Better political leadership, particularly at the federal level, would have saved a lot of lives. At least to the extent queerness correlates with marginalization, poverty and poorer health care access, it also correlates with increased risk adverse health consequences.
Please tell us about your very first impression of Pittsburgh.
What Pittsburghers have influenced your life and work?
Please tell us about the first LGBTQ person that you knew and what impact they had on your life.
I like this question! His name was Paul Young and he was the brother of a woman who cared for my siblings and me when we were children growing up in Iowa City, Iowa. Paul and his partner, Jack Mesmer, lived nearby and were about as open as two men could be in the midwest in the 1960s. As a child I was mystified why they had so much security around their home, tall fence, floodlights, etc. Years later I learned they had been targeted for vandalism and harassment for years.
When I was shamed for not being athletic, having a lisp and being “different”; they embraced me, encouraged me and loved me. From my earliest memories, until when Paul died at the age of 90, every time I said goodbye to him, he hugged me and whispered in my ear, “I love you more than my next breath”. For reasons I can’t explain, I didn’t come out to them until four or five years after I came out to my parents. I’ve always regretted not having come out to them sooner, as they took so much joy in my life. Having such great role models as a child was extremely important to the adult I became.
What is your message to the LGBTQ youth who may not realize that people like them hold elected office?
Are there that many young LGBTQ people who don’t realize queer people are elected to public office? When I meet with kids they are generally that impressed by this fact as it isn’t so novel anymore. I don’t know that I have a particular message for young LGBTQ people other than having belief in oneself and pursue one’s dreams.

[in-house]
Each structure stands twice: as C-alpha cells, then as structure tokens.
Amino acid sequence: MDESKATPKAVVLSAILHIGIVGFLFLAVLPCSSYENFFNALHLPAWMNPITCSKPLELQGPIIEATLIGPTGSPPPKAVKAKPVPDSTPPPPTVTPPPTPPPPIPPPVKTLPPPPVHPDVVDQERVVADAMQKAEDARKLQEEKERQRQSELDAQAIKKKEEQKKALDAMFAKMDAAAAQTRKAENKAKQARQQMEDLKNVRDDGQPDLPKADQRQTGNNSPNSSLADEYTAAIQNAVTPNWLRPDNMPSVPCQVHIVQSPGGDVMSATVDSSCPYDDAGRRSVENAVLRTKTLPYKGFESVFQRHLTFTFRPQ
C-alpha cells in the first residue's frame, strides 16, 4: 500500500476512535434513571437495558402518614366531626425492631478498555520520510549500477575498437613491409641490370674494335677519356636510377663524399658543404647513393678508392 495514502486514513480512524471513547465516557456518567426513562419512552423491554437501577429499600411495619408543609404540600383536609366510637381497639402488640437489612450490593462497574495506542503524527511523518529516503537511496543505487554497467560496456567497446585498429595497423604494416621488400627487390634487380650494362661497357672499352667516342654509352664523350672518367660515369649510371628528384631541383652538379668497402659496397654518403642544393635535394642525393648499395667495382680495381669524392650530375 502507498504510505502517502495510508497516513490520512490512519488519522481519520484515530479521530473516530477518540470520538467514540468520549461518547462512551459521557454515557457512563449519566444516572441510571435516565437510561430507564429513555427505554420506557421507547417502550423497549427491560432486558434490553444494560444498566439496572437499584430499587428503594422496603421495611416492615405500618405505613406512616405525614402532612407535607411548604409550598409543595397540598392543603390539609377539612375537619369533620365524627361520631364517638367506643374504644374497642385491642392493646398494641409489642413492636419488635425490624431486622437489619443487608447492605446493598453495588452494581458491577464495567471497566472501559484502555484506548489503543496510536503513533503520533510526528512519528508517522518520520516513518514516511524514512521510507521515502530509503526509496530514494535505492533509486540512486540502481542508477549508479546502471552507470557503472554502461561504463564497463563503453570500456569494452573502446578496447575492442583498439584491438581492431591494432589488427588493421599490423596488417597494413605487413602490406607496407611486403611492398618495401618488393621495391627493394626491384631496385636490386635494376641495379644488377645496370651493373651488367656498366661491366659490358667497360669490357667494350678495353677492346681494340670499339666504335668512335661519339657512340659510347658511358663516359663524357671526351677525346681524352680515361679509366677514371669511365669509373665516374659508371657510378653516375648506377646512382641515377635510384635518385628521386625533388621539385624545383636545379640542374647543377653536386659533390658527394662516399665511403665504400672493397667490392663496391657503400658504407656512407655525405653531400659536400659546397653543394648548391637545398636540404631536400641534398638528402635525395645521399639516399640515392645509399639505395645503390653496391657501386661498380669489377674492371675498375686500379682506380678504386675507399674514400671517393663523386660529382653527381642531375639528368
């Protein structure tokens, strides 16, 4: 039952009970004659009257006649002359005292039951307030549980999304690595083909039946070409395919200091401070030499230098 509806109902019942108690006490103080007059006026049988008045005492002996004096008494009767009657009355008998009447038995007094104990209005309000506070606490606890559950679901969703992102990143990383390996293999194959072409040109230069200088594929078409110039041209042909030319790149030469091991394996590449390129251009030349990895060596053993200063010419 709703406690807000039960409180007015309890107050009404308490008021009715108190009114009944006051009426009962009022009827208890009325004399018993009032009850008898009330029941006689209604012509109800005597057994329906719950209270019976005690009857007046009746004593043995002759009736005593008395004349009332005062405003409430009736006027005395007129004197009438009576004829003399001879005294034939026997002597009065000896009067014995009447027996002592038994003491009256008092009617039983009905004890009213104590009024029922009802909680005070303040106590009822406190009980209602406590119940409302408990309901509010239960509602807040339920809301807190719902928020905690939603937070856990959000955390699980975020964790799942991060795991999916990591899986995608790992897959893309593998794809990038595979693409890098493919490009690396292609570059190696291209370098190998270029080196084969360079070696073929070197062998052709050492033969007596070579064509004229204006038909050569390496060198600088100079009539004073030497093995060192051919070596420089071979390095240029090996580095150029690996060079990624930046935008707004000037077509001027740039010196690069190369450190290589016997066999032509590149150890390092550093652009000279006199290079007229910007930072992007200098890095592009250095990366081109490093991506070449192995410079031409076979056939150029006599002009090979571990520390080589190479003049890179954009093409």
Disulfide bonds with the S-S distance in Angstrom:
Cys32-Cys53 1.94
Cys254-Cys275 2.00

Where can readers find you on social media?
Is there anything you’d like to add?
Yes. I think during a period of profound polarization in the country, we as LGBTQ people, have a special role to play. We have lived our lives navigating between disparate worlds, learning to find safe paths to grow and flourish and be ourselves. I believe we can play a role in bridging the polarization in the country, by modeling healing behaviors, disagreeing without being disagreeable, prioritizing civil discourse, responding to adversaries with generosity and empathy. That doesn’t mean we compromise our principles or don’t fight for what we believe in. But let us be the bridge-builders. I was once fortunate enough to have dinner with Harry Hay, the founder of the Mattachine Society and the Radical Faerie movement. At the time, I was deeply engaged in Democratic party politics, excited that we were finally getting “a place at the table”, somewhat shaped by assimilationist political ideals. That evening, Harry Hay challenged me to imagine what our movement would look like if instead of saying, “we are just like you!” and seeking “acceptance” that instead we acknowledge that we are not just like everyone else. Instead we emphasize that we contribute something unique and special to society and the culture and that without us, the broader community would be bereft, lacking something necessary to create a healthy society. That has always stuck with me, this idea that we as queer people have a special role to play in society and, quite frankly, society needs us today more than ever before.
Thank you, Sean